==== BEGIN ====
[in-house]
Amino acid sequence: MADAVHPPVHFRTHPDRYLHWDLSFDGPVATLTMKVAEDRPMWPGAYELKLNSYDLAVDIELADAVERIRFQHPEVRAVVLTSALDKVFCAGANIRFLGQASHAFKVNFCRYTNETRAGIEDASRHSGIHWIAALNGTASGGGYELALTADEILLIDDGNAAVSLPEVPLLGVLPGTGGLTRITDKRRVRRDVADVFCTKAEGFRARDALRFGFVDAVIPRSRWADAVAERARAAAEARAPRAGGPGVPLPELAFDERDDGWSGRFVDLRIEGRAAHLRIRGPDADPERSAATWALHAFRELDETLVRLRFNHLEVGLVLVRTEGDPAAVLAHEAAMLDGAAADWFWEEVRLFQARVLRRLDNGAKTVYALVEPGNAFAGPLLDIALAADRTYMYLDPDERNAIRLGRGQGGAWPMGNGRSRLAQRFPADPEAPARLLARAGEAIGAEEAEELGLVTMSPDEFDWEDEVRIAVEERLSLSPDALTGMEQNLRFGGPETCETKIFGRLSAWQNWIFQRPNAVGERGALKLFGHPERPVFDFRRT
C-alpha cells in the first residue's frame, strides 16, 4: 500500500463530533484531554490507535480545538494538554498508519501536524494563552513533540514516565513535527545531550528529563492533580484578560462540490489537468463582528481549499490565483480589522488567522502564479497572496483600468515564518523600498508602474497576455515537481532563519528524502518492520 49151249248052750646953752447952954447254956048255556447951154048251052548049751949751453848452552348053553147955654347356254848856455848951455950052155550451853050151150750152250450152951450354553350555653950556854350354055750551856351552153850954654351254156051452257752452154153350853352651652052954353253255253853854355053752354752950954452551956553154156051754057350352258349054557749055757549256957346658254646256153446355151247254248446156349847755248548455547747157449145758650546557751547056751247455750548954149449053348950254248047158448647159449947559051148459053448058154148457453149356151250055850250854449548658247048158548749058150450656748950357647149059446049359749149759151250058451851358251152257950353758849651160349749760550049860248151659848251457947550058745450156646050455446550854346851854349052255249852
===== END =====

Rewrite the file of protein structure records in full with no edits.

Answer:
[in-house]
Amino acid sequence: MADAVHPPVHFRTHPDRYLHWDLSFDGPVATLTMKVAEDRPMWPGAYELKLNSYDLAVDIELADAVERIRFQHPEVRAVVLTSALDKVFCAGANIRFLGQASHAFKVNFCRYTNETRAGIEDASRHSGIHWIAALNGTASGGGYELALTADEILLIDDGNAAVSLPEVPLLGVLPGTGGLTRITDKRRVRRDVADVFCTKAEGFRARDALRFGFVDAVIPRSRWADAVAERARAAAEARAPRAGGPGVPLPELAFDERDDGWSGRFVDLRIEGRAAHLRIRGPDADPERSAATWALHAFRELDETLVRLRFNHLEVGLVLVRTEGDPAAVLAHEAAMLDGAAADWFWEEVRLFQARVLRRLDNGAKTVYALVEPGNAFAGPLLDIALAADRTYMYLDPDERNAIRLGRGQGGAWPMGNGRSRLAQRFPADPEAPARLLARAGEAIGAEEAEELGLVTMSPDEFDWEDEVRIAVEERLSLSPDALTGMEQNLRFGGPETCETKIFGRLSAWQNWIFQRPNAVGERGALKLFGHPERPVFDFRRT
C-alpha cells in the first residue's frame, strides 16, 4: 500500500463530533484531554490507535480545538494538554498508519501536524494563552513533540514516565513535527545531550528529563492533580484578560462540490489537468463582528481549499490565483480589522488567522502564479497572496483600468515564518523600498508602474497576455515537481532563519528524502518492520 49151249248052750646953752447952954447254956048255556447951154048251052548049751949751453848452552348053553147955654347356254848856455848951455950052155550451853050151150750152250450152951450354553350555653950556854350354055750551856351552153850954654351254156051452257752452154153350853352651652052954353253255253853854355053752354752950954452551956553154156051754057350352258349054557749055757549256957346658254646256153446355151247254248446156349847755248548455547747157449145758650546557751547056751247455750548954149449053348950254248047158448647159449947559051148459053448058154148457453149356151250055850250854449548658247048158548749058150450656748950357647149059446049359749149759151250058451851358251152257950353758849651160349749760550049860248151659848251457947550058745450156646050455446550854346851854349052255249852